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A new approach to reduce the negative impacts of aid: The ethical procurement of air cargo services


The past 20 years of humanitarian action have allowed for much reflection on the impact of aid. The publication of guidelines such as Do No Harm in 1999, Transparency International’s ”Preventing Corruption in Humanitarian Assistance”, and the conflict-sensitivity consortium project launched in 2008 highlight the effect humanitarian operations have on the social, political and economic contexts in which they take place [1]. However, these studies mainly illustrate problems arising once aid has been distributed paying less attention to the broader issues associated with the delivery itself. Further reflection on the transportation of aid is needed.

The delivery of aid by air costs million of dollars every year, but little attention has been paid to the risks of awarding air transportation contracts to companies whose activities contribute to the continuation of the conflicts whose devastating impacts aid agencies try to respond to. Air cargo companies’ involvement in arms trafficking or the transportation of other destabilizing commodities (such as narcotics or conflict-sensitive minerals) helps to fuel and prolong conflict. Humanitarian logisticians have long recognized this issue but the need to respond quickly on limited budgets with generalist staff means that thorough risks assessments are rarely carried out. The issue has largely remained in the logistics department and has rarely been discussed at a policy level.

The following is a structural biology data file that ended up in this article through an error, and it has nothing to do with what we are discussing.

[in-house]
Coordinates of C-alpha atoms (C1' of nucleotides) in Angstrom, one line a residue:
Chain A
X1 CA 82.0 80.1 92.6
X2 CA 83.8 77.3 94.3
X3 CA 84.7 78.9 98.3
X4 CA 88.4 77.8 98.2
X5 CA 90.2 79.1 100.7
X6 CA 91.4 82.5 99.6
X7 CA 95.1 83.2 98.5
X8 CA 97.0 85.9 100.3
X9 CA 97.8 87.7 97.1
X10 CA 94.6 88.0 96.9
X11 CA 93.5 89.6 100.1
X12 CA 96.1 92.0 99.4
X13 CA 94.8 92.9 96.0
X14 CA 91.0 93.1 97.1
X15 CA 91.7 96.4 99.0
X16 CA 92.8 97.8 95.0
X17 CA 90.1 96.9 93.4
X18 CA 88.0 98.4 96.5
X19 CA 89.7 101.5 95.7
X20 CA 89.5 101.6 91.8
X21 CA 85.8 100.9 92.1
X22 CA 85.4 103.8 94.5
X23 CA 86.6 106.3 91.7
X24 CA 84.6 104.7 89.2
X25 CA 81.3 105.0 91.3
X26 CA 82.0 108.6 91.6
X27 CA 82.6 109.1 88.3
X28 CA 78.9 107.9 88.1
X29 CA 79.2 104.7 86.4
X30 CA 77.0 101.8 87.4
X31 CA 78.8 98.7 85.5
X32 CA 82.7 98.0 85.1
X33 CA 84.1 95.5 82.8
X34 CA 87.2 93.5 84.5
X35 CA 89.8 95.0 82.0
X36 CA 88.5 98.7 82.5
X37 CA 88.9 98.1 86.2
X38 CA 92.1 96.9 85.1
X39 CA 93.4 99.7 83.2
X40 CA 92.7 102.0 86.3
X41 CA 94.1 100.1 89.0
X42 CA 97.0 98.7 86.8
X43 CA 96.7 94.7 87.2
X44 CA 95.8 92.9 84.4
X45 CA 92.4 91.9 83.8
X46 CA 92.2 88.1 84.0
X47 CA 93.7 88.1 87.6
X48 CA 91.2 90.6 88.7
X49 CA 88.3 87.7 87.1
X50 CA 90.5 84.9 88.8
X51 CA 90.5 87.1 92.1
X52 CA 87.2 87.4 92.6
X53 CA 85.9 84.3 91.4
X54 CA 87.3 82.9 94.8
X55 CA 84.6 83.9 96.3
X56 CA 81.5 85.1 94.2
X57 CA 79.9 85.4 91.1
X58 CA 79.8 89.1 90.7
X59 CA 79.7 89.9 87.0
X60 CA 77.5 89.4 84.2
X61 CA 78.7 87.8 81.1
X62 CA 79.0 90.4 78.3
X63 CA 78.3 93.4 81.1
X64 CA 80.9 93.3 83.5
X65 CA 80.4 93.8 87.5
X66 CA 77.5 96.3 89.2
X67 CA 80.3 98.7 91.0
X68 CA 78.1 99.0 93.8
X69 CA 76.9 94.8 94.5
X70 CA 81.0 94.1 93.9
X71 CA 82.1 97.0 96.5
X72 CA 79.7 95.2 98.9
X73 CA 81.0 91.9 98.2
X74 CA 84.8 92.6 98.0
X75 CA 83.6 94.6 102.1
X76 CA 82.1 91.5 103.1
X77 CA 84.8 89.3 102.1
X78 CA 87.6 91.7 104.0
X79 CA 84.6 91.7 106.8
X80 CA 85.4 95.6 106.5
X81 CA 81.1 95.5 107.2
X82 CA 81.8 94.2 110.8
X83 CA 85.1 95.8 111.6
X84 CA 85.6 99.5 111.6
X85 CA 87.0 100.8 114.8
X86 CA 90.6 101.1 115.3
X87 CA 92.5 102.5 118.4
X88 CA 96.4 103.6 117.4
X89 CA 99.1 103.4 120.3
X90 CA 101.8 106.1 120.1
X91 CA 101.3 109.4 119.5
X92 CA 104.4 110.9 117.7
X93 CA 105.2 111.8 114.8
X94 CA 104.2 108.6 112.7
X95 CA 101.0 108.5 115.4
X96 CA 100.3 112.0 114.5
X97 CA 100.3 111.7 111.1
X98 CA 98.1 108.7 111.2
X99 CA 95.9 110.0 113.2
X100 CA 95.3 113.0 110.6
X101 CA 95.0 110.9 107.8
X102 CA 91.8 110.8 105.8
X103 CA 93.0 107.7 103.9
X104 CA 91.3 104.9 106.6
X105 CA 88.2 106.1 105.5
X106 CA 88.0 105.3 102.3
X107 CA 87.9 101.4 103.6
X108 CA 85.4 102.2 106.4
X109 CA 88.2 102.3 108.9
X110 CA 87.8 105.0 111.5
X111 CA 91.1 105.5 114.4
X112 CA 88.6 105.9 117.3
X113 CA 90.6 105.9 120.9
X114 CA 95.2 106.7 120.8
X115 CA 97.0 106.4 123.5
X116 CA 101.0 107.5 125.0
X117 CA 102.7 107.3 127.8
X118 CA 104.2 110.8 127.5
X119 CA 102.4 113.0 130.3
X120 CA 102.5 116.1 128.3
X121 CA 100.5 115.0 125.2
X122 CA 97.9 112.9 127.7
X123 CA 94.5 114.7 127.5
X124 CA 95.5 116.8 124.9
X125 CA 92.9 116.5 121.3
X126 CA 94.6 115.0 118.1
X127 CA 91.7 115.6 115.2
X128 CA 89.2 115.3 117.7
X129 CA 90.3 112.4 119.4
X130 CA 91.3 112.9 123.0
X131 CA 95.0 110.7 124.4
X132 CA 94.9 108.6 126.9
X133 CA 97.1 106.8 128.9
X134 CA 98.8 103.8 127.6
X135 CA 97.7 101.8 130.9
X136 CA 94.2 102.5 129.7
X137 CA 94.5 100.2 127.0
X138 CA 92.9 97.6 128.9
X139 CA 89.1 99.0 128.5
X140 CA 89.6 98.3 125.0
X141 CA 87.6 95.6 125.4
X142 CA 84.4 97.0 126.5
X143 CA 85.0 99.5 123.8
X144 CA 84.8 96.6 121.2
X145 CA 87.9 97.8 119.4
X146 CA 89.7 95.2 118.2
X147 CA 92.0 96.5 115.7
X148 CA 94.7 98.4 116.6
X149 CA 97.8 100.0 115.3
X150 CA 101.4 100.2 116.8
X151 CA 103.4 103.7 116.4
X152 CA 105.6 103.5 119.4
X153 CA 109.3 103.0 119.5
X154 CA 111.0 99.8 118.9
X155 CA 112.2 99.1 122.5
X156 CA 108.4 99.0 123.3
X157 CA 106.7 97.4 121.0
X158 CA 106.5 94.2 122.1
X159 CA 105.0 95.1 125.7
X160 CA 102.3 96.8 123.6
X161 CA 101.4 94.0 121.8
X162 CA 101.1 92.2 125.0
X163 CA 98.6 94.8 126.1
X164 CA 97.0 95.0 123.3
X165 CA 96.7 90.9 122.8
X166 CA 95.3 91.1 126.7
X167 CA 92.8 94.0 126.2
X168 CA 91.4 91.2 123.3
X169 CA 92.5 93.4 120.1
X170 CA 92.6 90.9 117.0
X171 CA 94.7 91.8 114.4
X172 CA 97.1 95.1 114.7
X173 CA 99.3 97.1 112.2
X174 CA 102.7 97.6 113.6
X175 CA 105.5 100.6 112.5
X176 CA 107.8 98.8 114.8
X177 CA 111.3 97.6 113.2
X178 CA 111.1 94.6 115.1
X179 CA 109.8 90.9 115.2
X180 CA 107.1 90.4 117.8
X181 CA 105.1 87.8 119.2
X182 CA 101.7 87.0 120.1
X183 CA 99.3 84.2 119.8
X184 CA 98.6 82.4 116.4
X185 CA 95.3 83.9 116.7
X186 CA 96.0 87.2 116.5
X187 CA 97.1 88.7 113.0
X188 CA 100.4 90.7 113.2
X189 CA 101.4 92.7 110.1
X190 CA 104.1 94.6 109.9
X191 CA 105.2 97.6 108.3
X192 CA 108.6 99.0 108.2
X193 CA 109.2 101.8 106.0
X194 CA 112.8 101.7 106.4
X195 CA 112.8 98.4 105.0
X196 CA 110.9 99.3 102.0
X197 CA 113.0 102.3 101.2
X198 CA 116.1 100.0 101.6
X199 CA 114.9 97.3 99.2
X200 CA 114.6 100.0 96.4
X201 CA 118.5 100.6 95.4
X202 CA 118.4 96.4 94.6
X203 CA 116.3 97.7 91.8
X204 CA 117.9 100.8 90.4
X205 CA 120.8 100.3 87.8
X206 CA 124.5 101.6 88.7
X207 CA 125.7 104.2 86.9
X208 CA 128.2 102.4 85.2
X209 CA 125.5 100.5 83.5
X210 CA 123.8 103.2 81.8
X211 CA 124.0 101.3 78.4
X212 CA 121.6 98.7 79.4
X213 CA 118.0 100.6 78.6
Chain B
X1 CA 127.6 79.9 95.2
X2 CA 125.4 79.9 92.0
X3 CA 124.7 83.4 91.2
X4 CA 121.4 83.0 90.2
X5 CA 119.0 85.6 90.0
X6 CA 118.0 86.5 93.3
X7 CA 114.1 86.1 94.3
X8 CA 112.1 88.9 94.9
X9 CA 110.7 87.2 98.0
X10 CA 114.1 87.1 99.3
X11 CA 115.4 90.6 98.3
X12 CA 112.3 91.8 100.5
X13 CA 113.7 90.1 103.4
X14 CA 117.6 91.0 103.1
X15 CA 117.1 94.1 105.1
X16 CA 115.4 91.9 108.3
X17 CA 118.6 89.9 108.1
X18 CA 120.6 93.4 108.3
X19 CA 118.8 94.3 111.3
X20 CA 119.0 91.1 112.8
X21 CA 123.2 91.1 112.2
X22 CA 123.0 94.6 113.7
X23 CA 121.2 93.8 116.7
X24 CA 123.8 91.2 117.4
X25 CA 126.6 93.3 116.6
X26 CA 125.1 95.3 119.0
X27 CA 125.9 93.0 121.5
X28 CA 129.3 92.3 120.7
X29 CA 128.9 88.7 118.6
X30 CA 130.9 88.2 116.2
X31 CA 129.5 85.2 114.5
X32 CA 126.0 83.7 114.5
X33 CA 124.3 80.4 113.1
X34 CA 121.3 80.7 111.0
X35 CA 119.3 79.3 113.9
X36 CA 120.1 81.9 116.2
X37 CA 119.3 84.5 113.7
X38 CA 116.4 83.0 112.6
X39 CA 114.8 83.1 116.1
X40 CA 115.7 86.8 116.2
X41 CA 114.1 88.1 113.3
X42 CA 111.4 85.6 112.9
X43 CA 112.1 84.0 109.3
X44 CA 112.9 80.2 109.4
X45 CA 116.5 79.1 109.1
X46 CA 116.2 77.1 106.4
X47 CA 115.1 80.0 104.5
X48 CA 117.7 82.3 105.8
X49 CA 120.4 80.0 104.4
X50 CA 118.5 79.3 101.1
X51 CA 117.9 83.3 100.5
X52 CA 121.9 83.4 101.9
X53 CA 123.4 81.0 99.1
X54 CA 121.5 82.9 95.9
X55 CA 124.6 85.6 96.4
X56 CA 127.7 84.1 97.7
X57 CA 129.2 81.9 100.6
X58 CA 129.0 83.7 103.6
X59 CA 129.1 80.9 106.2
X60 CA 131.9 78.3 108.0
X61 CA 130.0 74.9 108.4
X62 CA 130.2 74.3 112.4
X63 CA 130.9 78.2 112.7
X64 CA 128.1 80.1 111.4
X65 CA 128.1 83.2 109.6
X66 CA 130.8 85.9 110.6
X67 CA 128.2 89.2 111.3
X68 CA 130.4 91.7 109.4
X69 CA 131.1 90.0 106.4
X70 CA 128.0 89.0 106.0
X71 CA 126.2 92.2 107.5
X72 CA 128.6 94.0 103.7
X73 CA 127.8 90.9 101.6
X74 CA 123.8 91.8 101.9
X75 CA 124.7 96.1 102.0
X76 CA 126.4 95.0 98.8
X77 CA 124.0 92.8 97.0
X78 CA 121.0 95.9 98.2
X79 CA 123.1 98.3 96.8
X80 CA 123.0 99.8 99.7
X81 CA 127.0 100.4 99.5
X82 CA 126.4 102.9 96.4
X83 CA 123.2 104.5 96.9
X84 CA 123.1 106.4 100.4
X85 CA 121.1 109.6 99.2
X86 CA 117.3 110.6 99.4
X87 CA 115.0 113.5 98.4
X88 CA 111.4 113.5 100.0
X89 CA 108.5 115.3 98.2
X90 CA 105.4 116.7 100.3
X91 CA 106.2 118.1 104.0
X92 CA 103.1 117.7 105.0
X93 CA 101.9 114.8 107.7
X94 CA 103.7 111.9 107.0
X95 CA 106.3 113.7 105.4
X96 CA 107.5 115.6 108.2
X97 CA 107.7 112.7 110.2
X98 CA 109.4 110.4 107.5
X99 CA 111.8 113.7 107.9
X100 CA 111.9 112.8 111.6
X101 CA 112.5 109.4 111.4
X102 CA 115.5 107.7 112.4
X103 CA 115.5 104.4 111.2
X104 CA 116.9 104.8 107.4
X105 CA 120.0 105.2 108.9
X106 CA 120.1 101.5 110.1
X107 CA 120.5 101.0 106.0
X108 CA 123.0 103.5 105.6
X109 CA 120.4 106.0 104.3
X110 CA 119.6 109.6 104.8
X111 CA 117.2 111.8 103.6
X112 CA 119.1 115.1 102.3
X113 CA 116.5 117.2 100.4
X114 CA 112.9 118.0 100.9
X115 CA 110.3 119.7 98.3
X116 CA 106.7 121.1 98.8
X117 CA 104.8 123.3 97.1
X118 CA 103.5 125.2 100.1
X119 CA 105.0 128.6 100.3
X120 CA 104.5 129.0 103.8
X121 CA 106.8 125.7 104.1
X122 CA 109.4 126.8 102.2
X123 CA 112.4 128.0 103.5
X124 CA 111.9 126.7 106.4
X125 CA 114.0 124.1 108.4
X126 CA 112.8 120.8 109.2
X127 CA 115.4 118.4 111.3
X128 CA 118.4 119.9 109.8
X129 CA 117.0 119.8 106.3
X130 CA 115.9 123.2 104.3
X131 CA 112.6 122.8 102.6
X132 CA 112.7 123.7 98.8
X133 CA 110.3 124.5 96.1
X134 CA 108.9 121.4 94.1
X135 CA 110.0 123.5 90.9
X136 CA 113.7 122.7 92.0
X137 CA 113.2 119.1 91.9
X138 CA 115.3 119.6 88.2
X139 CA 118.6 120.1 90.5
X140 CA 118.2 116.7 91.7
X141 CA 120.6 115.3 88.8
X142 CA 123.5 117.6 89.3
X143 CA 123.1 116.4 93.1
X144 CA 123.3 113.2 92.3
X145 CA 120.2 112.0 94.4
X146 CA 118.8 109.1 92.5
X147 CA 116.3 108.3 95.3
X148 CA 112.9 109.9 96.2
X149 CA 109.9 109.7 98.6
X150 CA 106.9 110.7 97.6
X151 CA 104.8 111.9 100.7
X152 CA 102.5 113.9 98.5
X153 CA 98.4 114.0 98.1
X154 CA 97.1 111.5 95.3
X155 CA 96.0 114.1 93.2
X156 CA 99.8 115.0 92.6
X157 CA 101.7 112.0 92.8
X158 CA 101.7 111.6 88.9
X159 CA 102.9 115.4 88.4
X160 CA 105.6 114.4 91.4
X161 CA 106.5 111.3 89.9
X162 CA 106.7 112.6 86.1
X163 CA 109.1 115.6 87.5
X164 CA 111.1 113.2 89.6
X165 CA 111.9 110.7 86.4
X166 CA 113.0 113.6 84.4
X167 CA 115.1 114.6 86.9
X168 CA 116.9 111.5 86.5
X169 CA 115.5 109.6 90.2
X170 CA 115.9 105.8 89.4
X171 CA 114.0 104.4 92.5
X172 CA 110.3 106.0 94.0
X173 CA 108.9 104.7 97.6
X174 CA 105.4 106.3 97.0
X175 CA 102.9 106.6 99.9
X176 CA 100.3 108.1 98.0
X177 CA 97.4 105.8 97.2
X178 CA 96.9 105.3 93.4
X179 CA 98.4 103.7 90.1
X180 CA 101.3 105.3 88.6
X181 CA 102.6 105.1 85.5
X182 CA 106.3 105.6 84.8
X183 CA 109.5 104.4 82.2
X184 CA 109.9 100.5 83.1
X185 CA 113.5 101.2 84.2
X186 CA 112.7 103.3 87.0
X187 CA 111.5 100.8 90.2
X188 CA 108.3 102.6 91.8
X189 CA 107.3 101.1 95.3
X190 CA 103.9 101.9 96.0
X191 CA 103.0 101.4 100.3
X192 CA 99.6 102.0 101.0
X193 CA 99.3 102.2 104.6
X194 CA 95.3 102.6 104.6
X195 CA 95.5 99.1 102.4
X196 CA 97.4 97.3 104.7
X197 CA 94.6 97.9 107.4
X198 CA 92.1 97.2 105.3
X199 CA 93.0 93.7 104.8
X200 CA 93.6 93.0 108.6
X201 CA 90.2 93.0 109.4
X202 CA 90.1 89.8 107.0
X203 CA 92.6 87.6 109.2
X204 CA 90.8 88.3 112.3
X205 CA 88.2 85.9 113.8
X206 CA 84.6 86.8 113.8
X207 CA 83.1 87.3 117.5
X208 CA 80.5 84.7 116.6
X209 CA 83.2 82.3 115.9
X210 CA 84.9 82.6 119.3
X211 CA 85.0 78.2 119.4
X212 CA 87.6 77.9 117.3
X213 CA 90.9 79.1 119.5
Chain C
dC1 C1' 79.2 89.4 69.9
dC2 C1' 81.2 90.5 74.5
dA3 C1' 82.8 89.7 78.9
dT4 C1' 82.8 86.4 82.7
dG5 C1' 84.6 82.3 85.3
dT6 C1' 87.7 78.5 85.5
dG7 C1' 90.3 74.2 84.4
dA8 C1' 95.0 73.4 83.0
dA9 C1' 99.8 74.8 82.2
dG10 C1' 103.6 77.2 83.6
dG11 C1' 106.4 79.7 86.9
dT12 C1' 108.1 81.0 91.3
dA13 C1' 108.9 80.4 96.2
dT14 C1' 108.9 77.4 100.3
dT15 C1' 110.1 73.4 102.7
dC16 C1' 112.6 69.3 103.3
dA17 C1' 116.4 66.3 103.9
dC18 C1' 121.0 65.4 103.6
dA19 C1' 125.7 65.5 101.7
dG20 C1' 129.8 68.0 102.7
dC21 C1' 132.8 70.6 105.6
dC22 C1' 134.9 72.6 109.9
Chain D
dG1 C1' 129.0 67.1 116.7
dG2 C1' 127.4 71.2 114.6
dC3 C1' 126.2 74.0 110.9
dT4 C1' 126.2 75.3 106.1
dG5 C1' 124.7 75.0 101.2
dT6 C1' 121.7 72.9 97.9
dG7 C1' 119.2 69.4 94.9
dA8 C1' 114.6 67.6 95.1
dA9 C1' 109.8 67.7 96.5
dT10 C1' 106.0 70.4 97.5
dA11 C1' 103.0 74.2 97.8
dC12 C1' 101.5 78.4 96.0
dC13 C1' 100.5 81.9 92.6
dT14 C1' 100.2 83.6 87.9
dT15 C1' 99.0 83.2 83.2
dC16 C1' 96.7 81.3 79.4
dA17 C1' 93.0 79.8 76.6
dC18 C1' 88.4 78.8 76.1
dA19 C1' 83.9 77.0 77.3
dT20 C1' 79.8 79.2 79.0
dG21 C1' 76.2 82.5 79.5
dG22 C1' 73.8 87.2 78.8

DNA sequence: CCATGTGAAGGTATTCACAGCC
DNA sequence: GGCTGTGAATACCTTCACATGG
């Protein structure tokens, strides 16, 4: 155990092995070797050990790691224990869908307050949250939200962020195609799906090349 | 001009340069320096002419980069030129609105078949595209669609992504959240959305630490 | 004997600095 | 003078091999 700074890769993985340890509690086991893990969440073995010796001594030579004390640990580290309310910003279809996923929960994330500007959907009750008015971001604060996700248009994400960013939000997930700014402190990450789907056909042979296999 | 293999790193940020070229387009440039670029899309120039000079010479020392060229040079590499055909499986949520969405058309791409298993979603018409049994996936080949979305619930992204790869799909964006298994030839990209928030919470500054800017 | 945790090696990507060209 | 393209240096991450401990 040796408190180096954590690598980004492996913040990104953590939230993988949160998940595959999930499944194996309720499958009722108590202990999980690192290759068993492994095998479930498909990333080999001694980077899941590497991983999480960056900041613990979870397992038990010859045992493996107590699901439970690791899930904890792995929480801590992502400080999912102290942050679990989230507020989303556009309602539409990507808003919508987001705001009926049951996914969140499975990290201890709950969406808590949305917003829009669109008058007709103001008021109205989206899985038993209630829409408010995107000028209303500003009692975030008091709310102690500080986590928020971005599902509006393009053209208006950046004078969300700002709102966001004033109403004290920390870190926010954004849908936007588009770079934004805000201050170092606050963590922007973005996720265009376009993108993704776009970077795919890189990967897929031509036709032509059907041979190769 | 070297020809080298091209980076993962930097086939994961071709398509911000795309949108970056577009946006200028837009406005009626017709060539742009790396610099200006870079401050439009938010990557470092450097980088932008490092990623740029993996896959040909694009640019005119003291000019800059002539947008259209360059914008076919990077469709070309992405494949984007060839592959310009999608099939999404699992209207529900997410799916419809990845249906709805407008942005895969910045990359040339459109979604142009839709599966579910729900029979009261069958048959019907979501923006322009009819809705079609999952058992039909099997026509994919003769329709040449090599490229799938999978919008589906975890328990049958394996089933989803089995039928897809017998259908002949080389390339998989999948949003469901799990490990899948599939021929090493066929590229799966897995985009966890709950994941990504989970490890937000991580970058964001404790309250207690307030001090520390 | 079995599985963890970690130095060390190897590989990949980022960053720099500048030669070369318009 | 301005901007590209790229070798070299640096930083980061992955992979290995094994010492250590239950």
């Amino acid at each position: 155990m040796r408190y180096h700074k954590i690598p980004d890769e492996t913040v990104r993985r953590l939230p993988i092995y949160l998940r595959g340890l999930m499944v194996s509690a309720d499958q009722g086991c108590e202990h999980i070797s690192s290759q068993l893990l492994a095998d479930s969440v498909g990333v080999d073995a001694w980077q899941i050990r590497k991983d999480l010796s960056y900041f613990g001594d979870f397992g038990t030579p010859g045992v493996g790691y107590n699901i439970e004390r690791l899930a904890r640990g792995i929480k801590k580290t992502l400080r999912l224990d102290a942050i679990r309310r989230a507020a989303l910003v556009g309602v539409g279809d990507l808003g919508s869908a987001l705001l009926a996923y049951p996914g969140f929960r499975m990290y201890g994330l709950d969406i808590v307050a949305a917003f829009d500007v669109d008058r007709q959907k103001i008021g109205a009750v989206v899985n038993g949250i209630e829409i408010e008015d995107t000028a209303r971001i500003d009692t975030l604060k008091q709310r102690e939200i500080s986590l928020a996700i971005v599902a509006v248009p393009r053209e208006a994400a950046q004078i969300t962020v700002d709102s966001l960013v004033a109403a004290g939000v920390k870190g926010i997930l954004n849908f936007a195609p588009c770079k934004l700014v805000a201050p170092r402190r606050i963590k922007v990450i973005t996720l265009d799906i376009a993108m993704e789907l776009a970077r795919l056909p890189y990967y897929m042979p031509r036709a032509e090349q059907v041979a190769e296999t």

[1] The Conflict Sensitivity Consortium promotes the concept of conflict-sensitivity understood as “... the ability of your organization to: understand the context in which you operate; understand the interaction between your intervention and the context; and act upon the understanding of this interaction, in order to avoid negative impacts and maximise positive impacts.” Conflict Sensitivity Consortium, Conflict sensitive approaches to development, humanitarian assistance and peacebuilding, 2004, Chapter 1, p.1, available from http://www.conflictsensitivity.org/publications/conflict-sensitive-approaches-development-humanitarian-assistance-and-peacebuilding-res.